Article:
“To be honest, in the semifinal of a Grand Slam,” said the third-seeded Alcaraz, when it was his turn, “you have to give everything … we have to fight until the last ball. It doesn’t matter if we are fighting for five, six hours. It doesn’t matter. You have to give everything on the court. Frances gave everything on court. This is amazing.”

Alcaraz, who if he beats Ruud in Sunday’s final will become the youngest World No. 1 in the history of the Pepperstone ATP Rankings (since 1973), said: “I can see this No. 1 ranking, but at the same time it is so far away.”

Looking back, Tiafoe put his semifinal experience in perspective. “I would have loved to win tonight,” he said, “but I think tennis won tonight.”

Swiatek and Jabeur to meet for US Open women’s title

Saturday’s US Open women’s final between World No. 1 and top seed Iga Swiatek of Poland and Tunisia’s Ons Jabeur, seeded fifth and ranked World No. 5, is their second meeting of the year. Their previous meeting came earlier this year in the WTA 1000 Rome final, won by Swiatek 6-2, 6-2.

Currently, Swiatek and Jabeur are No. 1 and No. 2 in the Race to the WTA Finals.

Swiatek advanced to her second major final of the season and third of her career – and became the first Polish woman to reach the US Open final – after coming back from 0-2 down in the final set to beat No. 6 seed Aryna Sabalenka of Belarus, 3-6, 6-1, 6-4. It extended her winning streak against Top 10 opponents to nine.

Meanwhile, Jabeur reached her second straight major final after routing No. 17 seed Caroline Garcia of France, 6-1, 6-3, in their semifinal on Thursday evening. Jabeur became the first Tunisian, first Arab and first African woman to reach the US Open final. She is hoping to improve upon her Wimbledon final performance, in which she lost Elena Rybakina of Kazakhstan, 3-6, 6-2, 6-2.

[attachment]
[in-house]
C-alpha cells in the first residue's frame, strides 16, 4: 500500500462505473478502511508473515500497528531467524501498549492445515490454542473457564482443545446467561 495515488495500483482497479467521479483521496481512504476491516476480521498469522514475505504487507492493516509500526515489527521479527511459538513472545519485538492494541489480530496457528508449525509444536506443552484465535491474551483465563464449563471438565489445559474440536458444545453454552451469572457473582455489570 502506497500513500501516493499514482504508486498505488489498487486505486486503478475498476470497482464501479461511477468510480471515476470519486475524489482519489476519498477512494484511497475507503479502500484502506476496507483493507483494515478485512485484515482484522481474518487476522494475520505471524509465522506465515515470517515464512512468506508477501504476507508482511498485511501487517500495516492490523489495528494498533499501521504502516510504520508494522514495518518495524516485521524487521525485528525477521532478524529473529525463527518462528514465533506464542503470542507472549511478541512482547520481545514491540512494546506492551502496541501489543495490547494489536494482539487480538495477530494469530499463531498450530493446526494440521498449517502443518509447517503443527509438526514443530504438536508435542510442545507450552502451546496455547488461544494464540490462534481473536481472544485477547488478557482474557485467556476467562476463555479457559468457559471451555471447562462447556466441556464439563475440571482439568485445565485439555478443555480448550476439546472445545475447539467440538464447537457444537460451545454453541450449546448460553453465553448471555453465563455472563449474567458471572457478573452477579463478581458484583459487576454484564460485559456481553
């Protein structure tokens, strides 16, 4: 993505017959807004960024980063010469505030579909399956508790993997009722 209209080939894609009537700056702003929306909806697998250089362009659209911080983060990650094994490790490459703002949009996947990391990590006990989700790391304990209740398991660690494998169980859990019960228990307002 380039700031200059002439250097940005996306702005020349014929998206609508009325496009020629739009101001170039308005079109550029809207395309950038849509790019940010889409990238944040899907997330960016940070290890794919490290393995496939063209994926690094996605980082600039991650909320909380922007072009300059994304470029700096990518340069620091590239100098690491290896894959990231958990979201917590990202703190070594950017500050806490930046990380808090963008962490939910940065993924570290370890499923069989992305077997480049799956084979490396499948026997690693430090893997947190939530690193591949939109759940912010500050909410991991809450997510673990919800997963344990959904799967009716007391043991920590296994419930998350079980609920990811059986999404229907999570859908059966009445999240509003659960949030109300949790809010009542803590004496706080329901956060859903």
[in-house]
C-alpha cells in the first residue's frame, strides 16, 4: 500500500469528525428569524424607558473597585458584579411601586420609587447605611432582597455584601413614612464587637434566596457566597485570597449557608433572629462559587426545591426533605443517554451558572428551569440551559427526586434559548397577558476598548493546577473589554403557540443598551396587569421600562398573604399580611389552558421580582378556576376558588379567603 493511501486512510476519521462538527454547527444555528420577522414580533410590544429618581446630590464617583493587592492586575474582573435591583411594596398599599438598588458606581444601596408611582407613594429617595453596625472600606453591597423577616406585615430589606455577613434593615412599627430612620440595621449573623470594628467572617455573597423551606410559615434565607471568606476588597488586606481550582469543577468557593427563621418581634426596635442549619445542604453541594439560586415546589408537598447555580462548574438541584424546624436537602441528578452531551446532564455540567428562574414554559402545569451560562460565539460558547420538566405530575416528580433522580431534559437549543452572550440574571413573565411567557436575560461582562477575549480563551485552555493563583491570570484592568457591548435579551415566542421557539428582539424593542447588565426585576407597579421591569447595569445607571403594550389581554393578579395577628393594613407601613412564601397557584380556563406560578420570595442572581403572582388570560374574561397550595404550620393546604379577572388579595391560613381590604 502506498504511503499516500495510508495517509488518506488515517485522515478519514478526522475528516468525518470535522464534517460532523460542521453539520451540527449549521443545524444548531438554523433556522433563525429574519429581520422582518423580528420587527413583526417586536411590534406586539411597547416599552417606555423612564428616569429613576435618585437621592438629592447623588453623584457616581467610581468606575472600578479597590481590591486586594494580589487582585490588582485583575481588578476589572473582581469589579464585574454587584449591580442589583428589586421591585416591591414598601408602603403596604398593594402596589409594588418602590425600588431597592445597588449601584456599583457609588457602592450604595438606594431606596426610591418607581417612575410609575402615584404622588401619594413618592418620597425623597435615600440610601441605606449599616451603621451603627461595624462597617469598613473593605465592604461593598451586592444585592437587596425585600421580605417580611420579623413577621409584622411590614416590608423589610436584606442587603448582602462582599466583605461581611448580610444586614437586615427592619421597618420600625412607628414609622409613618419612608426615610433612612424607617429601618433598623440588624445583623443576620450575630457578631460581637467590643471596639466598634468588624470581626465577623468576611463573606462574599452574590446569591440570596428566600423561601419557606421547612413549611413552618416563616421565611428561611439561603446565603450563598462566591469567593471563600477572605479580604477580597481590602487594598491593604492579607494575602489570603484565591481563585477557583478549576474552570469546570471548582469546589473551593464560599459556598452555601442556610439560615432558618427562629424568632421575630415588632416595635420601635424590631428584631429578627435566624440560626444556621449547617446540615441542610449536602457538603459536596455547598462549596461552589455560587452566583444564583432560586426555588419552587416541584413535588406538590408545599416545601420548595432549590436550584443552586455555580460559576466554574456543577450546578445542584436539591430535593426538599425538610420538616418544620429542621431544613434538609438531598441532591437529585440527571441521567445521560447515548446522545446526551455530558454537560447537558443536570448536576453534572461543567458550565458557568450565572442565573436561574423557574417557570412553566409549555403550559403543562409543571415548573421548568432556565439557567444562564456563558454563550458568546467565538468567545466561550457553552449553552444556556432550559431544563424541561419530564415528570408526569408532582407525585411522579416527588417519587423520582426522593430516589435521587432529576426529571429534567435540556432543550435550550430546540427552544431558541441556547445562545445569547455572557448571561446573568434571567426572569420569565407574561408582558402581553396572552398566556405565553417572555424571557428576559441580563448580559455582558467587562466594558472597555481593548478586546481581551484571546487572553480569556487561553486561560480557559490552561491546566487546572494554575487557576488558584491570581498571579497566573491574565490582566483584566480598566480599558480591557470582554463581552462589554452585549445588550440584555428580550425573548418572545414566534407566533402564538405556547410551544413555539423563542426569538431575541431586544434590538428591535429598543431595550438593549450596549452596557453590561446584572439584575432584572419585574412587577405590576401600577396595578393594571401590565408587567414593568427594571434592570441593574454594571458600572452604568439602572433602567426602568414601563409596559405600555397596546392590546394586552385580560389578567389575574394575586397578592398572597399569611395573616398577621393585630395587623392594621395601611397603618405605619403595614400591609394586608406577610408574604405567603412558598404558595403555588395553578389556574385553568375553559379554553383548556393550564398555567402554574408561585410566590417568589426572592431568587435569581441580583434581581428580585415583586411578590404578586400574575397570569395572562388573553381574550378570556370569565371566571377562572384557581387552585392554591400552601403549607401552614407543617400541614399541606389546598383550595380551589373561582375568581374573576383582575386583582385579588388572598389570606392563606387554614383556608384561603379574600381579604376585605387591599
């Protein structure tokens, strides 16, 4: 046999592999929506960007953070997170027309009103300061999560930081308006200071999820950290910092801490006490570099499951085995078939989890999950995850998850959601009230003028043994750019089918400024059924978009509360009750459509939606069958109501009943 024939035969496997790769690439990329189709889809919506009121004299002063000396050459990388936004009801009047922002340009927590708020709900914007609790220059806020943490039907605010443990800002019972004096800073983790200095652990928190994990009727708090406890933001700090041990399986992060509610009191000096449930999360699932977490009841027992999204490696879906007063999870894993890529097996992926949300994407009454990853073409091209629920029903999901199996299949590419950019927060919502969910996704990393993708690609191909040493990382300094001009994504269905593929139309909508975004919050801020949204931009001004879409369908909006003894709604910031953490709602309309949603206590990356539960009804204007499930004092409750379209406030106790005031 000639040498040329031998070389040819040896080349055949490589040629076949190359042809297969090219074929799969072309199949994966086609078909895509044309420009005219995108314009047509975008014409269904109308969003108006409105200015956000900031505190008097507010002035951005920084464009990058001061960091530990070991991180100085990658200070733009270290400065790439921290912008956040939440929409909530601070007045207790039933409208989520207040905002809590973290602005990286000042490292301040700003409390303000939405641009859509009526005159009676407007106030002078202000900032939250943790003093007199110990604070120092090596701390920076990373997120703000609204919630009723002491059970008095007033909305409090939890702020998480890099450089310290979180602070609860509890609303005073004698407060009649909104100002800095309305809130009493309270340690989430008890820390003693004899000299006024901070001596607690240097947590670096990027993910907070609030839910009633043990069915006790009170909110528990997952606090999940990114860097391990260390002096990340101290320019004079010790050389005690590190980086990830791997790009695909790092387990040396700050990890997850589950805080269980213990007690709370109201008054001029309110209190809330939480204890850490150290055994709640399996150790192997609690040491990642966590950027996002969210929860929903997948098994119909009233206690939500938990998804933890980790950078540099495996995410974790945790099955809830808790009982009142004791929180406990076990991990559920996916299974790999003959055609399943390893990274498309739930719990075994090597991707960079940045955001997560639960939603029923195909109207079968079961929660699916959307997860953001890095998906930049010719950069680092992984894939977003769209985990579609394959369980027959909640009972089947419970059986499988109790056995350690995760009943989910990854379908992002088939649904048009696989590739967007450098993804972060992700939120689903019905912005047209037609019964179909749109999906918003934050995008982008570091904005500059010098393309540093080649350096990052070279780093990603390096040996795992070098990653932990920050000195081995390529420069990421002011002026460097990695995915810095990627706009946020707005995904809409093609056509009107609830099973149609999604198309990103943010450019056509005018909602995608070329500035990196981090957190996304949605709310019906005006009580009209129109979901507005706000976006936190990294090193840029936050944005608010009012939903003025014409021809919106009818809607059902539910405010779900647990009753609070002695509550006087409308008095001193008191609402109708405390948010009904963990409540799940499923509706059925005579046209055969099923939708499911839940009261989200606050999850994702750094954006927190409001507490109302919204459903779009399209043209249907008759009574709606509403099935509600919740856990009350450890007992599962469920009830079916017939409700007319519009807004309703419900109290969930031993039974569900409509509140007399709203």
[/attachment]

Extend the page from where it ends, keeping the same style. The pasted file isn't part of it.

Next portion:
“Mentally, I was so ready,” Jabeur said after her historic victory. “After Wimbledon, a lot of pressure on me. I’m really, really relieved that I backed up my result. I’m very glad I made it to the finals here.”

Friday’s US Open results

Saturday’s US Open order of play

By the numbers

Carlos Alcaraz has spent 20 hours and 19 minutes on court through his first six matches, which is most on record at the US Open since 1999. It is also the most time on court through six matches at any Grand Slam since Kevin Anderson played for 21 hours and one minute en route to the 2018 Wimbledon final.

“Quotable …”

“It’s amazing to be able to fight for big things. First time in the final of a Grand Slam. … I have one more to go against a player who is unbelievable. He deserves to play a final. He played the final of a Grand Slam in Roland Garros. This is my first time.

“I’m going to give everything that I have. I will have to handle the nerves of being in a final of a Grand Slam, but obviously I’m really, really happy and as I said before every match, I’m going to enjoy. I’m going to enjoy the moment and let’s see what happens.”

– World No. 4 and third seed Carlos Alcaraz of Spain, following his semifinal victory over Frances Tiafoe that advanced him to his first major final against Casper Ruud.